Macemore t1_j57hzy1 wrote

Wow that makes a lot of sense, thank you! It's sad that the IRS tried and they failed. I've wondered why it was so cavalier to give my EIN out, I figured it must not mean as much as the SSN and now I know why!


Macemore t1_j57fa25 wrote

Yeah I counted wrong, I even remember thinking "7 has to be wrong" but I posted it anyway. I think we all understand the gist of what I was saying, the first 5 digits are based off locations of birth and certificate registration, the last 4 are sequential (basically random from guessing perspective). It's actually scary how little security there is with SSNs especially knowing the potential damage.


Macemore t1_j56rld7 wrote

What's even scarier is how easy it is to get someone's SSN just by knowing some details about them, they did t randomize SSNs until around 2008. So you're saying they have the last four (the only random part) and all the information necessary to get the other 7 digits? Hmmm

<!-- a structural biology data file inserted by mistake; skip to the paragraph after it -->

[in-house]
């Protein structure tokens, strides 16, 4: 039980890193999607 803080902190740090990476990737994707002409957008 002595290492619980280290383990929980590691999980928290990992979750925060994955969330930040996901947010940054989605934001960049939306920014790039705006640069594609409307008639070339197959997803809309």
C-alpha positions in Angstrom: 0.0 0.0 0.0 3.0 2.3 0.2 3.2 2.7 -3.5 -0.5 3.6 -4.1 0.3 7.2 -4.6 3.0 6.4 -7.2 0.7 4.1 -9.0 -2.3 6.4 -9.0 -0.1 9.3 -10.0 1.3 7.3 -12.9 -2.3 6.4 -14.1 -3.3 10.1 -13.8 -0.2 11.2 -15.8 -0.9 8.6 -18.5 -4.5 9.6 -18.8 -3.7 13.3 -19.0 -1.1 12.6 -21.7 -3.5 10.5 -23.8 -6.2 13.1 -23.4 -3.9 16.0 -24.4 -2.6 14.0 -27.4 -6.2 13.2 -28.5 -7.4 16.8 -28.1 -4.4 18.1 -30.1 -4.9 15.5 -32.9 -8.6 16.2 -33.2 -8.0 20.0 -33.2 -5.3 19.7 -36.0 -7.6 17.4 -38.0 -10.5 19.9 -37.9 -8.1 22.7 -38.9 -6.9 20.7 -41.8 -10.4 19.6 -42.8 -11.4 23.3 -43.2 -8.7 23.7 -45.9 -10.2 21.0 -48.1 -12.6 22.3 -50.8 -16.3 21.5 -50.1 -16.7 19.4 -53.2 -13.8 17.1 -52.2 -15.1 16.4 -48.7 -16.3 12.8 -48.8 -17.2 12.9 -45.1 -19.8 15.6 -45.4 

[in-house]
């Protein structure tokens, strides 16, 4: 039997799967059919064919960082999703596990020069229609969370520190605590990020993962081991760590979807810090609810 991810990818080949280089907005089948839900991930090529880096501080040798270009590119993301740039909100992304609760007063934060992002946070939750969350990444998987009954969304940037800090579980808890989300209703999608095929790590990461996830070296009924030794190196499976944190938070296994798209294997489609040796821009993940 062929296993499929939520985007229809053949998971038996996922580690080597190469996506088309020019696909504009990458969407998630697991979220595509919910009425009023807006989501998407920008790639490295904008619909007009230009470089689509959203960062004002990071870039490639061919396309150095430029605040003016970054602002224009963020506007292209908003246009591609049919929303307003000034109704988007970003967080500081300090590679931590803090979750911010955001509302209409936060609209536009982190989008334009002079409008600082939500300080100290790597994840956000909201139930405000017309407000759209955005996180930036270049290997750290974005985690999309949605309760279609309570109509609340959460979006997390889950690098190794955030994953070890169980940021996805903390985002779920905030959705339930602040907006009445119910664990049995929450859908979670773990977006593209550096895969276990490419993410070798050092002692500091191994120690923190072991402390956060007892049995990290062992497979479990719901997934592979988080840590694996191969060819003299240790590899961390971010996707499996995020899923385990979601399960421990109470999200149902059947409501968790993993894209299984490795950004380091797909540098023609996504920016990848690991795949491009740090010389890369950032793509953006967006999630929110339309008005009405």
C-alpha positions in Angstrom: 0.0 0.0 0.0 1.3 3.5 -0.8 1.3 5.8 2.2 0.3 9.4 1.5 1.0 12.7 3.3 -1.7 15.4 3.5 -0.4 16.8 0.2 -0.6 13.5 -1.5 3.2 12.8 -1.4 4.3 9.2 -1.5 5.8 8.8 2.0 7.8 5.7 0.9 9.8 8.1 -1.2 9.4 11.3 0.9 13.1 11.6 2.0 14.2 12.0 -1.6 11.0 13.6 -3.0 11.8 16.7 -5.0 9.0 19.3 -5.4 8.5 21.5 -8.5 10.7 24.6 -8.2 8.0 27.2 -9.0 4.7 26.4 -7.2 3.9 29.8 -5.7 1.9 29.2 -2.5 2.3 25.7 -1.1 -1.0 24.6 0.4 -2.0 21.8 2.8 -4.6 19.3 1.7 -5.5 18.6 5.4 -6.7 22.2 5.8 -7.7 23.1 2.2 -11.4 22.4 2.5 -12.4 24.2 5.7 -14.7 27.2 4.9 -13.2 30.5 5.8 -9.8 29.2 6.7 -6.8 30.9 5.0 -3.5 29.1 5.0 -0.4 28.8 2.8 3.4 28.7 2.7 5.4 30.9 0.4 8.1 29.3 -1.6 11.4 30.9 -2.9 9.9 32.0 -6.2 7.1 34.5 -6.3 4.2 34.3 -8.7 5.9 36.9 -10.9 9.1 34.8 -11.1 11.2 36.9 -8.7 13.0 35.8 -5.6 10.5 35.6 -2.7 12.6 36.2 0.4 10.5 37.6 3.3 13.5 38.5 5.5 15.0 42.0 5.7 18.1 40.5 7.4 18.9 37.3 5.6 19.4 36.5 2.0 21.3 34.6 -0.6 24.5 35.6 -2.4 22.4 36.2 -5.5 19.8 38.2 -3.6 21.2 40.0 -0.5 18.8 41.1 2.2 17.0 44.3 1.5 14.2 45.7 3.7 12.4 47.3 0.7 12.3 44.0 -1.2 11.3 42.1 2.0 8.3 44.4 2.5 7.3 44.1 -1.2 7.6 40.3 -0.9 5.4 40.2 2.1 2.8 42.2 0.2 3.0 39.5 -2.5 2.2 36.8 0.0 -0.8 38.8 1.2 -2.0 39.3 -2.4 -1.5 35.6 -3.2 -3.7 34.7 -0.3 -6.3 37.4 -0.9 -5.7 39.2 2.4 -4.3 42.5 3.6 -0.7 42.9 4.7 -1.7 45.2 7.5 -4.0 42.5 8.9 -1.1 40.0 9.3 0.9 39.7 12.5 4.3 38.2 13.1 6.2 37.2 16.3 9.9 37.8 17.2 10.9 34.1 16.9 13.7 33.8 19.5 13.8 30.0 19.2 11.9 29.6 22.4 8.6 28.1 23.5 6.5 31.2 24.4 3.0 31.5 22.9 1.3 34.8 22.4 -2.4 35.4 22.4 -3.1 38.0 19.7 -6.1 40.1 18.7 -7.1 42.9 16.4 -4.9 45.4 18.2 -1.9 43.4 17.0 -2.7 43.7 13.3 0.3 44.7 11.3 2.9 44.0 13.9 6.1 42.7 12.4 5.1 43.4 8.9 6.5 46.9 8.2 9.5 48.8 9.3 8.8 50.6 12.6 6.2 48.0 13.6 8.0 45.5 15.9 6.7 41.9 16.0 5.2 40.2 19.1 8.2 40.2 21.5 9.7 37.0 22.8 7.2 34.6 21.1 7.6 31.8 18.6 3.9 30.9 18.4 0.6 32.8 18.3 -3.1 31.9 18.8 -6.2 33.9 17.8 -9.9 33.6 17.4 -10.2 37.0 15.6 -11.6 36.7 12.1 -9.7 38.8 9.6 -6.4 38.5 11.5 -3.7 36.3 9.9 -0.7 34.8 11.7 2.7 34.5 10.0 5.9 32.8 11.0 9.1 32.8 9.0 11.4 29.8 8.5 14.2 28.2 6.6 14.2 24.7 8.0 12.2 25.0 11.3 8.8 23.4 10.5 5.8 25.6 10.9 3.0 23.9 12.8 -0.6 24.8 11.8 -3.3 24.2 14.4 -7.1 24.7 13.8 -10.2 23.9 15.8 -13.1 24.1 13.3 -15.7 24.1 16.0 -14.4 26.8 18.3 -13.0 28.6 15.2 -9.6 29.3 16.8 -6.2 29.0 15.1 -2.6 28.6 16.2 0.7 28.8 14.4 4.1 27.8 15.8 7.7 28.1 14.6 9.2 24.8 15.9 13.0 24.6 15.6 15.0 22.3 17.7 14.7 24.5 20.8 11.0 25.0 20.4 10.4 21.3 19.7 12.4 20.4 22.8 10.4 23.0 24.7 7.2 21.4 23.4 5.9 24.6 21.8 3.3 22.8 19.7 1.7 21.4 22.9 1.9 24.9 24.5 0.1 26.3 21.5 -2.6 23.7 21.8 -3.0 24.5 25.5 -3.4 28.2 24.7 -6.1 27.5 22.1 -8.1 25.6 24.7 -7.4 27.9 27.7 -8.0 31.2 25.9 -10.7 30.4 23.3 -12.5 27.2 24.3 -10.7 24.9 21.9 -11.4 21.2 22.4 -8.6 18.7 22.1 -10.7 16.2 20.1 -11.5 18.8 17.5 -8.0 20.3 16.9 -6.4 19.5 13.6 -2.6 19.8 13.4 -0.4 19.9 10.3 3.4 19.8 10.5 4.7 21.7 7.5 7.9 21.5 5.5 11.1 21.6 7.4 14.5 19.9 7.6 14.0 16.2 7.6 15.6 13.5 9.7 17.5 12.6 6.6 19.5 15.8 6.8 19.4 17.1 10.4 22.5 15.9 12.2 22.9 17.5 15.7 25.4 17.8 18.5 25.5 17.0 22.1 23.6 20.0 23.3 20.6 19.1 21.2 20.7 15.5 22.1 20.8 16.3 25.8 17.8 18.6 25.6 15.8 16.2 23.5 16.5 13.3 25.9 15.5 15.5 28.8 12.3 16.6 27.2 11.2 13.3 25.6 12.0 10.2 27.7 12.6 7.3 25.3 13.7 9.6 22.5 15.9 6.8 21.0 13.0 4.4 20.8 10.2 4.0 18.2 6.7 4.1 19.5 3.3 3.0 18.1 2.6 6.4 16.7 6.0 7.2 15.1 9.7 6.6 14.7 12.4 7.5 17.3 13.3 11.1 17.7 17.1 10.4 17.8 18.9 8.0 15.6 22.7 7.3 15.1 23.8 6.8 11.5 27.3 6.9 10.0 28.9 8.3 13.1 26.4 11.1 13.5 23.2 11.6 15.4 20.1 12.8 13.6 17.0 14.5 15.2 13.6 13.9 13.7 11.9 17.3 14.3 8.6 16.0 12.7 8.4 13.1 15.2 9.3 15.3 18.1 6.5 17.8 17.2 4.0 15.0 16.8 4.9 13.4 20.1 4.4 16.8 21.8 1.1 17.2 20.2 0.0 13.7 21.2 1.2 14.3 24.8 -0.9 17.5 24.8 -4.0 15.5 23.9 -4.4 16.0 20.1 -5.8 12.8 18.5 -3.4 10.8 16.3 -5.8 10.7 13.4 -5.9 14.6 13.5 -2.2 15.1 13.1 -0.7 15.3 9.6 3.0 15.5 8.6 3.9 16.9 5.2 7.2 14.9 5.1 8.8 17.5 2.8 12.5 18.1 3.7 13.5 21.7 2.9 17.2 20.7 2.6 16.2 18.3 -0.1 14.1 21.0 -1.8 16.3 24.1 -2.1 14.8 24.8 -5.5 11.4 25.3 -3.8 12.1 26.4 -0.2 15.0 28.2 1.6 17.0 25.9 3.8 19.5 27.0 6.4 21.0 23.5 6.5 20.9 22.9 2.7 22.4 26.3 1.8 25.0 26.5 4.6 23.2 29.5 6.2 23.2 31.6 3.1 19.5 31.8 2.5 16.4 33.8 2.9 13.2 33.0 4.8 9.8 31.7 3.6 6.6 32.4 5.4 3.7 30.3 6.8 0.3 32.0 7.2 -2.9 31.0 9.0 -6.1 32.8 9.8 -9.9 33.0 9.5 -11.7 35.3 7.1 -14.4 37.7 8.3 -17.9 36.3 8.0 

Macemore t1_j56rd91 wrote

Same here. Must have been a lot bigger than theyre reporting. I'm wondering if there's any legal action we can take, how can we verify it was only the last four? What caused this and how is it not going to happen again? I have LifeLock from UW because they lost a hard drive that could have had my information on it. Why isn't Peirce doing something similar for the individuals affected by this?


Macemore t1_j1okhki wrote

That is why you use the water, it's a tool in this case to measure the sponge's cavities. By using a known metric (water) and volume (1L) and calculating the differences before/after the absorption you can determine the quantity of water in the sponge. If you know how much water is in there, and you know how much space water takes, you know how much space is empty in the sponge.